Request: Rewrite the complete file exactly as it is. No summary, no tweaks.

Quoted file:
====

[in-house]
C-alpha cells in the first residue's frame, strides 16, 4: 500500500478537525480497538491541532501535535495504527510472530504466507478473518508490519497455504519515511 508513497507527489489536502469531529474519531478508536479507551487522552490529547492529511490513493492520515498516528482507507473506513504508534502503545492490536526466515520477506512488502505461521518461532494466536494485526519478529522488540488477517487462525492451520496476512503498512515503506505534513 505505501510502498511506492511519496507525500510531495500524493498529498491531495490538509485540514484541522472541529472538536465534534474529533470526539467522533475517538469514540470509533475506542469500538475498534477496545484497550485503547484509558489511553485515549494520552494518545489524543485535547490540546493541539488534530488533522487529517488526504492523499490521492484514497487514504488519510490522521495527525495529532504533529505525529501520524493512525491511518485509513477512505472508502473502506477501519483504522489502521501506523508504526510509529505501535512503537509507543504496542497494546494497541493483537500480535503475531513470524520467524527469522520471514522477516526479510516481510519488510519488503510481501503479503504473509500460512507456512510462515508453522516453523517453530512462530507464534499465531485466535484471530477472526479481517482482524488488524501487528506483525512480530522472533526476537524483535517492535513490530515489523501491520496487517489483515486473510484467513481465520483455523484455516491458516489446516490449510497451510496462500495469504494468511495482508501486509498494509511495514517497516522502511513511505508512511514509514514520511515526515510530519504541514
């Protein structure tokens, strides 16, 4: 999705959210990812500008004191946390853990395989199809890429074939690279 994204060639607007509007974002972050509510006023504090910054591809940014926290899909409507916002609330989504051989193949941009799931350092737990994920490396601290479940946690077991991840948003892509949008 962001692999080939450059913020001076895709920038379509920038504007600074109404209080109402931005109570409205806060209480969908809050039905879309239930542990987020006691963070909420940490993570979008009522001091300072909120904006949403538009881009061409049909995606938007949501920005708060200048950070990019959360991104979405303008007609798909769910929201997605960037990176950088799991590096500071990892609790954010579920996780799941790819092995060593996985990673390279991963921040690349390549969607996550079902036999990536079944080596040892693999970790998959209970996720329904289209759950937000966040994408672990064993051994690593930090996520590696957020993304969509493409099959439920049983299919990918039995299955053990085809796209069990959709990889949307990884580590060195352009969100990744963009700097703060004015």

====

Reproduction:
[in-house]
C-alpha cells in the first residue's frame, strides 16, 4: 500500500478537525480497538491541532501535535495504527510472530504466507478473518508490519497455504519515511 508513497507527489489536502469531529474519531478508536479507551487522552490529547492529511490513493492520515498516528482507507473506513504508534502503545492490536526466515520477506512488502505461521518461532494466536494485526519478529522488540488477517487462525492451520496476512503498512515503506505534513 505505501510502498511506492511519496507525500510531495500524493498529498491531495490538509485540514484541522472541529472538536465534534474529533470526539467522533475517538469514540470509533475506542469500538475498534477496545484497550485503547484509558489511553485515549494520552494518545489524543485535547490540546493541539488534530488533522487529517488526504492523499490521492484514497487514504488519510490522521495527525495529532504533529505525529501520524493512525491511518485509513477512505472508502473502506477501519483504522489502521501506523508504526510509529505501535512503537509507543504496542497494546494497541493483537500480535503475531513470524520467524527469522520471514522477516526479510516481510519488510519488503510481501503479503504473509500460512507456512510462515508453522516453523517453530512462530507464534499465531485466535484471530477472526479481517482482524488488524501487528506483525512480530522472533526476537524483535517492535513490530515489523501491520496487517489483515486473510484467513481465520483455523484455516491458516489446516490449510497451510496462500495469504494468511495482508501486509498494509511495514517497516522502511513511505508512511514509514514520511515526515510530519504541514
């Protein structure tokens, strides 16, 4: 999705959210990812500008004191946390853990395989199809890429074939690279 994204060639607007509007974002972050509510006023504090910054591809940014926290899909409507916002609330989504051989193949941009799931350092737990994920490396601290479940946690077991991840948003892509949008 962001692999080939450059913020001076895709920038379509920038504007600074109404209080109402931005109570409205806060209480969908809050039905879309239930542990987020006691963070909420940490993570979008009522001091300072909120904006949403538009881009061409049909995606938007949501920005708060200048950070990019959360991104979405303008007609798909769910929201997605960037990176950088799991590096500071990892609790954010579920996780799941790819092995060593996985990673390279991963921040690349390549969607996550079902036999990536079944080596040892693999970790998959209970996720329904289209759950937000966040994408672990064993051994690593930090996520590696957020993304969509493409099959439920049983299919990918039995299955053990085809796209069990959709990889949307990884580590060195352009969100990744963009700097703060004015």